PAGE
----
January 20, 2010
A Bridal Affair
Family boutique tradition continues from generation to generation.
All is quiet early on a January morning at a bridal boutique in the San Fernando Valley. Racks of wedding gowns line the walls: eggshell-colored lace, fluffy tulle, shimmering satins, extravagant beading. Spotlights cast a warm glow where brides-to-be will soon stand, gazing at their reflections in a three-way mirror draped with garlands of pink roses. A jazzy female version of “The Way You Look Tonight” plays in the background, setting the mood for Hollywood-style wedding visions.
Lisa Litt, the 42-year-old owner of Lili Bridals and Formals in Tarzana, is flitting about, tucking in trains, pointing out new arrivals to the bridal consultants, preparing pins and clips and checking the schedule of appointments. The day is already looking hectic at this Valley bridal shop, which first opened in 1958 on Crenshaw Boulevard in the heart of what was once a Jewish neighborhood. There was a line out the door when the shop first opened, and the brides have been streaming in ever since.
Throughout the store’s 52-year history, Litt’s family has witnessed many changes in the bridal industry: the entry of China into the field, which significantly reduced the cost of intricate, beaded dresses; the introduction of online sites, such as The Knot, which nudged bridal magazines as the go-to wedding resources; and the proliferation of reality TV shows glamorizing the bridal industry or demonizing it with shows like “Bridezillas.”
“They make selling dresses look like such an easy and fun job, like playing dress-up all day, when it’s not like that at all,” Litt said.
The most recent trend: more reasonably priced gowns, which Litt attributes partly to a reaction to the recession. “In the past year or two, we’ve rarely sold dresses in the $4,000 to $5,000 range; we have many more brides who are looking to buy a dress around $1,500, so we’ve adjusted our stock accordingly.”
Litt is the granddaughter of the boutique’s first proprietress, a Russian Jewish immigrant after whom the store is named. Litt’s father, upon marrying her mother, wanted to bring his in-laws from Milwaukee to Southern California, and as an incentive he offered his mother-in-law, Lili, the opportunity to run her own small shop. With her father’s experience in the New York garment industry and his mother-in-law’s affinity for sewing, the bridal shop was a natural fit.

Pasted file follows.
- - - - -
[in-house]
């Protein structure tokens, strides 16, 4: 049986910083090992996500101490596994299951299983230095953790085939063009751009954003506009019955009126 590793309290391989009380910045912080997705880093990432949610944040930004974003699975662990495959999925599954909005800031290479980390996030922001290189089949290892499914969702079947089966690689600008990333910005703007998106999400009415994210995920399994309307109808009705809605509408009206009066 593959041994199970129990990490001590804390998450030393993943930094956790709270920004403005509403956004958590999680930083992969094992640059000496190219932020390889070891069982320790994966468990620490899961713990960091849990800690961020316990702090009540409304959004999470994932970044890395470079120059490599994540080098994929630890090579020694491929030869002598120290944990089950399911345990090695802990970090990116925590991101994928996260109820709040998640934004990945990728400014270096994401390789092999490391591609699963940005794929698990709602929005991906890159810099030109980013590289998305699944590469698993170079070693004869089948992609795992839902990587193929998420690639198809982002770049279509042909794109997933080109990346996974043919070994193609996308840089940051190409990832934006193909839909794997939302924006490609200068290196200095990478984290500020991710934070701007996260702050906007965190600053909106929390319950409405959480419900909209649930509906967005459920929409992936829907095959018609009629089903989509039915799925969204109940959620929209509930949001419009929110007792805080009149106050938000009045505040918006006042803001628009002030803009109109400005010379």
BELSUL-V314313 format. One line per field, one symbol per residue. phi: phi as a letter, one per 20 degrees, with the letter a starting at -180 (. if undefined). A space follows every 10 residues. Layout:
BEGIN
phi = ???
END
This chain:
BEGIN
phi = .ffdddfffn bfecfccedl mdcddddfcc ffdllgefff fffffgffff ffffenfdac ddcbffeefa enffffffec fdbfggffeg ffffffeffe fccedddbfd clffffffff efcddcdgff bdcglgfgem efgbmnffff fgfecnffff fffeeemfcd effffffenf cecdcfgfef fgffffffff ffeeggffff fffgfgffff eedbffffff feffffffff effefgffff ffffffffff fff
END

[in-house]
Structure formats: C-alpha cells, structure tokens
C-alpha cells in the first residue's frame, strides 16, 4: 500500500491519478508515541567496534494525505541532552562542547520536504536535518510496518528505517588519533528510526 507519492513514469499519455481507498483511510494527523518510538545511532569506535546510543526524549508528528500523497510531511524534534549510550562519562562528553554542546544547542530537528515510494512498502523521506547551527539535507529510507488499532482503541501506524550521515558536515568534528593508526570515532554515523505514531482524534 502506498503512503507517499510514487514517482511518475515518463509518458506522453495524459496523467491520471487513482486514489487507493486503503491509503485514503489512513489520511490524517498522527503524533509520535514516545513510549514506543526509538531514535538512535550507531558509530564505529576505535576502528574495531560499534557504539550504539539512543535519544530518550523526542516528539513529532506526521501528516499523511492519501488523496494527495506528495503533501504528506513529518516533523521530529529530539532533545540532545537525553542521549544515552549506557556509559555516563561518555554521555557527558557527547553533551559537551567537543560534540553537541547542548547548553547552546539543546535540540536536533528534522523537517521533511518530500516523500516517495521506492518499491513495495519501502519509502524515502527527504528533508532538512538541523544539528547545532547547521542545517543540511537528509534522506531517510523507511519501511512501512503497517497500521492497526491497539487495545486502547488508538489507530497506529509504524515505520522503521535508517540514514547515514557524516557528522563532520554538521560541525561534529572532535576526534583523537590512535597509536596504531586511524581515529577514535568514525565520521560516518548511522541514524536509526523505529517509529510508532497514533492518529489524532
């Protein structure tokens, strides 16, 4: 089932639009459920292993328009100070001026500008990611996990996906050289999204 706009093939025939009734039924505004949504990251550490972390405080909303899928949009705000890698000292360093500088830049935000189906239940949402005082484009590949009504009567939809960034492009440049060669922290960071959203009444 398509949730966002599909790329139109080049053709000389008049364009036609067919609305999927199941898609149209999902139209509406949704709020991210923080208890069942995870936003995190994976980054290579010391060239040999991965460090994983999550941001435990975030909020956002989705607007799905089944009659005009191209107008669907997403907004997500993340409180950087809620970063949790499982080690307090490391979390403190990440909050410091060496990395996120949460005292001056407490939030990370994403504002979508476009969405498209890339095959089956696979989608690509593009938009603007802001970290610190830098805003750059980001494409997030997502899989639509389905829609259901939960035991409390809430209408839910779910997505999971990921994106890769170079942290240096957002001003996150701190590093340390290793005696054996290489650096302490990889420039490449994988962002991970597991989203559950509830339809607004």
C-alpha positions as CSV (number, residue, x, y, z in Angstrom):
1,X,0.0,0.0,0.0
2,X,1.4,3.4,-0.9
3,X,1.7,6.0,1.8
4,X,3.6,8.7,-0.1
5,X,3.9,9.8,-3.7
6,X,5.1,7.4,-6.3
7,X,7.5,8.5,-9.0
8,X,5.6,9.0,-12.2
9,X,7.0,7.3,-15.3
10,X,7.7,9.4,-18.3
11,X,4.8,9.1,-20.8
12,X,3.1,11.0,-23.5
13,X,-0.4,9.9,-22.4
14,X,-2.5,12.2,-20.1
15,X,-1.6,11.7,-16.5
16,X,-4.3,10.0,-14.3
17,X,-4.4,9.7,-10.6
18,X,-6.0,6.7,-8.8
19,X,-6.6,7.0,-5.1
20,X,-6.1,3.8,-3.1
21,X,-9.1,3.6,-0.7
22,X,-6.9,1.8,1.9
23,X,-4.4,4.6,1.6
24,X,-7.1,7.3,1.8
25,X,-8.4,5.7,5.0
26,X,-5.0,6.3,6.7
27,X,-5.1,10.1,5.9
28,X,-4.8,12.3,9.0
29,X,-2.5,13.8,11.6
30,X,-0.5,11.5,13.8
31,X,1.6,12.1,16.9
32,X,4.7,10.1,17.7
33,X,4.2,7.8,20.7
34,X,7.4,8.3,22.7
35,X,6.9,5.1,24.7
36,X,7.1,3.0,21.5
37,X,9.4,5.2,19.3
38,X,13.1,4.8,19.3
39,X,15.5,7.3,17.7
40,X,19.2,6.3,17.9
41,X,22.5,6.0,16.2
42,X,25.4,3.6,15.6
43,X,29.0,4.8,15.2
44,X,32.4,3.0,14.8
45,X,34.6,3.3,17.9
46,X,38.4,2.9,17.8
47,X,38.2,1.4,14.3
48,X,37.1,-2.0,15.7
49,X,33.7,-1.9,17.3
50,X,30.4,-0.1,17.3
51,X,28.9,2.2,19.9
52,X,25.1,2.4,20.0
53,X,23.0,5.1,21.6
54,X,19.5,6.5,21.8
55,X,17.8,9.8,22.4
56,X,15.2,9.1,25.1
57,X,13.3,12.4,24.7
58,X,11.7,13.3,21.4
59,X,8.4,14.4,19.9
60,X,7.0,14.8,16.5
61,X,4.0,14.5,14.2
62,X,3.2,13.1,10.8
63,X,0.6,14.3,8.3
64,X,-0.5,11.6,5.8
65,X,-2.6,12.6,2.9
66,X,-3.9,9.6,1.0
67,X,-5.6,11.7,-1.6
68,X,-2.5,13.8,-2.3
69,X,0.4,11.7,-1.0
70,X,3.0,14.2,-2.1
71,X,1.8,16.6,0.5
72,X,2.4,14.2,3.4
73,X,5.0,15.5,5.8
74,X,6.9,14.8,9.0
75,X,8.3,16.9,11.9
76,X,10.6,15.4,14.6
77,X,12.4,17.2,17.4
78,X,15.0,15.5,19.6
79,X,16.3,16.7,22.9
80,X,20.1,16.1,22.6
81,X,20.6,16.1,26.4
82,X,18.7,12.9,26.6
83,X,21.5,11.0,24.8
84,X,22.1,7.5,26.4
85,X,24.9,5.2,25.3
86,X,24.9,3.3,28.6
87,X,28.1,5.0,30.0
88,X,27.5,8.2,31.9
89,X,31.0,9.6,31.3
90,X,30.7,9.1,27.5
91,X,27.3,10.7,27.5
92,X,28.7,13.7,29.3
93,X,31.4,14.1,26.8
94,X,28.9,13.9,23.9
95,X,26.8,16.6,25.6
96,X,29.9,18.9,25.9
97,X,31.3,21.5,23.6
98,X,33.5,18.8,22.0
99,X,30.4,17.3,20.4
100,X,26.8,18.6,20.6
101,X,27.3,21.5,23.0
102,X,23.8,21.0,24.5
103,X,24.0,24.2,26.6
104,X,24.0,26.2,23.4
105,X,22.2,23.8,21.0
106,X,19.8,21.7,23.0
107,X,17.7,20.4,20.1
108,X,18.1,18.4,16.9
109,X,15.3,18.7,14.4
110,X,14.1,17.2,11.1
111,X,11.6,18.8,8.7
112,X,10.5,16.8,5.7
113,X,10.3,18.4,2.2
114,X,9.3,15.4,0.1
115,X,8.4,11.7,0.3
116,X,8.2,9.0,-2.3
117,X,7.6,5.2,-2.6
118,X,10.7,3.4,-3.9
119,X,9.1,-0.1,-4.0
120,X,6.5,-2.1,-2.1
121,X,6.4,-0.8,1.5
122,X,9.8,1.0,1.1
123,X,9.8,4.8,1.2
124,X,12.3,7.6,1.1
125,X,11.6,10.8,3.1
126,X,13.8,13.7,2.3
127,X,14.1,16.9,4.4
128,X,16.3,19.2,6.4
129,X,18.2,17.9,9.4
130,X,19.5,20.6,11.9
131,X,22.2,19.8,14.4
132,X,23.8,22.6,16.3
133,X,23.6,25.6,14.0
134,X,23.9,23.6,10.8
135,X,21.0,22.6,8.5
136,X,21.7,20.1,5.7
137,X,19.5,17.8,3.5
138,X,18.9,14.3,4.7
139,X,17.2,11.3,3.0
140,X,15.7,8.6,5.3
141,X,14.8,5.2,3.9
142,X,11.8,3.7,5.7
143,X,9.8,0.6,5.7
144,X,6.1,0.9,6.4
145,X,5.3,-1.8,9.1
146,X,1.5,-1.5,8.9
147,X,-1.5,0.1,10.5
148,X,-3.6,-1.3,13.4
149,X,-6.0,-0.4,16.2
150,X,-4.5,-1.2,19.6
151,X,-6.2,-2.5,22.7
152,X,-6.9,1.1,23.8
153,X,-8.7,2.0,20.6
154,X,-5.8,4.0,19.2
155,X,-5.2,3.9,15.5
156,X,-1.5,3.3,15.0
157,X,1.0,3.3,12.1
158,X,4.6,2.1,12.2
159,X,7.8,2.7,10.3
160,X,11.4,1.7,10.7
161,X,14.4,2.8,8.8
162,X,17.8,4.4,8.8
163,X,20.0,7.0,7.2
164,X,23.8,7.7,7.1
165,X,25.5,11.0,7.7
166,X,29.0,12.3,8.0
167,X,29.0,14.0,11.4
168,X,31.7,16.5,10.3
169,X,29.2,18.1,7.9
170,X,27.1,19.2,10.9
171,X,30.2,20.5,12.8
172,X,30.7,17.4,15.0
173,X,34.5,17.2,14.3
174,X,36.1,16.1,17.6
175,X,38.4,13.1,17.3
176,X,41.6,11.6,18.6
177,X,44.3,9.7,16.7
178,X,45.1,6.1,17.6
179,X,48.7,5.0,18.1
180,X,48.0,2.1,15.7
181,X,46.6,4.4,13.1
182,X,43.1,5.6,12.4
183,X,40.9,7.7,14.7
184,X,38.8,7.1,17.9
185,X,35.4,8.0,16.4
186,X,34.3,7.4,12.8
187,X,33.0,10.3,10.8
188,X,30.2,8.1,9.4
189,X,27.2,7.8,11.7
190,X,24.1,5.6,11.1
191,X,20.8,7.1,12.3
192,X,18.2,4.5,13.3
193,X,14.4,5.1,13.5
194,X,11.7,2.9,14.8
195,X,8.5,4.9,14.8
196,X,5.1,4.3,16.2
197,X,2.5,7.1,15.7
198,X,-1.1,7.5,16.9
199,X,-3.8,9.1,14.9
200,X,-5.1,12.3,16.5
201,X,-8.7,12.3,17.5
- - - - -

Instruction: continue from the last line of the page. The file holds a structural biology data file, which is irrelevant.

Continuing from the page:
Litt’s parents, Sol and Ruth, ran the store after Lili died, relocating it from Crenshaw to Sherman Oaks and then to Tarzana, following the Jewish community west as the population shifted. And for Litt, who spent her childhood years polishing the full-length mirrors and tying the bows on the backs of dresses, taking over the family business was also a seamless step.
Litt began working at Lili Bridals and Formals full time after graduating from UCLA in 1990. She had studied communication and sociology, searching for her own career path away from the bridal industry, but when a saleswoman at the shop was diagnosed with cancer, her parents needed her help. It didn’t take Litt long to realize, and accept, her calling in life. “Once you’re in it, it gets in your blood,” Litt said, dashing between a bride who needed to smooth out her curves and a bride who couldn’t decide between two dresses. “In my case, it was already in my blood, literally, but I needed to figure that out for myself.”
Even after years of working alongside her parents and learning the old-fashioned tricks of the trade from their longtime employees, Litt was at first terrified of running the store on her own.